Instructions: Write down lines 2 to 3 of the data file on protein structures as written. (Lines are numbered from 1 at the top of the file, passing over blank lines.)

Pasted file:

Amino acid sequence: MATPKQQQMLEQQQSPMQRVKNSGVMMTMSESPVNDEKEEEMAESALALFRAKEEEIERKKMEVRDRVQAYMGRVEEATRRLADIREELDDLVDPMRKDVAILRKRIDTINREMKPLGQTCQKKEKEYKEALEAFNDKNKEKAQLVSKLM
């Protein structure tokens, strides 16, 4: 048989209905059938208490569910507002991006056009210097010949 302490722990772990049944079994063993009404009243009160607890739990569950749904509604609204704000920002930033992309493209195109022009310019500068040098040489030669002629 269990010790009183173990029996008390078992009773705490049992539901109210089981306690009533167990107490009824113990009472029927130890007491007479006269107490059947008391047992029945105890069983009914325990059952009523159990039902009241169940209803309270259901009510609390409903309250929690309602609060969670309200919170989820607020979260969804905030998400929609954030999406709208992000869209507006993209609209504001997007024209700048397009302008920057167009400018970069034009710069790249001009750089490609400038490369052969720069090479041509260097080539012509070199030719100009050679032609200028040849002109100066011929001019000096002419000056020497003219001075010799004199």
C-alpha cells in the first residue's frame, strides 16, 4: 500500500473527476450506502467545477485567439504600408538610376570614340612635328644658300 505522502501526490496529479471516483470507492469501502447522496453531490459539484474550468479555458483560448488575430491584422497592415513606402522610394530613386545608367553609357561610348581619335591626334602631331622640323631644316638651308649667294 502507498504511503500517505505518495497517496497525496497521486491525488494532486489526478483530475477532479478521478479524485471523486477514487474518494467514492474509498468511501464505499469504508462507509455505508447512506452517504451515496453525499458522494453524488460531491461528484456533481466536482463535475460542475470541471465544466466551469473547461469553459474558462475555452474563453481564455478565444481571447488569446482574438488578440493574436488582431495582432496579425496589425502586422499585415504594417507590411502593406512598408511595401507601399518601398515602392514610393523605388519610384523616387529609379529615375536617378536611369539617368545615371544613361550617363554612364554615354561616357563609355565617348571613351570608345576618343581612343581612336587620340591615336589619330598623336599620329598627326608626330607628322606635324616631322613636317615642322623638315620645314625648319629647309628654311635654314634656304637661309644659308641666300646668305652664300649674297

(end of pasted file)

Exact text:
């Protein structure tokens, strides 16, 4: 048989209905059938208490569910507002991006056009210097010949 302490722990772990049944079994063993009404009243009160607890739990569950749904509604609204704000920002930033992309493209195109022009310019500068040098040489030669002629 269990010790009183173990029996008390078992009773705490049992539901109210089981306690009533167990107490009824113990009472029927130890007491007479006269107490059947008391047992029945105890069983009914325990059952009523159990039902009241169940209803309270259901009510609390409903309250929690309602609060969670309200919170989820607020979260969804905030998400929609954030999406709208992000869209507006993209609209504001997007024209700048397009302008920057167009400018970069034009710069790249001009750089490609400038490369052969720069090479041509260097080539012509070199030719100009050679032609200028040849002109100066011929001019000096002419000056020497003219001075010799004199």
C-alpha cells in the first residue's frame, strides 16, 4: 500500500473527476450506502467545477485567439504600408538610376570614340612635328644658300 505522502501526490496529479471516483470507492469501502447522496453531490459539484474550468479555458483560448488575430491584422497592415513606402522610394530613386545608367553609357561610348581619335591626334602631331622640323631644316638651308649667294 502507498504511503500517505505518495497517496497525496497521486491525488494532486489526478483530475477532479478521478479524485471523486477514487474518494467514492474509498468511501464505499469504508462507509455505508447512506452517504451515496453525499458522494453524488460531491461528484456533481466536482463535475460542475470541471465544466466551469473547461469553459474558462475555452474563453481564455478565444481571447488569446482574438488578440493574436488582431495582432496579425496589425502586422499585415504594417507590411502593406512598408511595401507601399518601398515602392514610393523605388519610384523616387529609379529615375536617378536611369539617368545615371544613361550617363554612364554615354561616357563609355565617348571613351570608345576618343581612343581612336587620340591615336589619330598623336599620329598627326608626330607628322606635324616631322613636317615642322623638315620645314625648319629647309628654311635654314634656304637661309644659308641666300646668305652664300649674297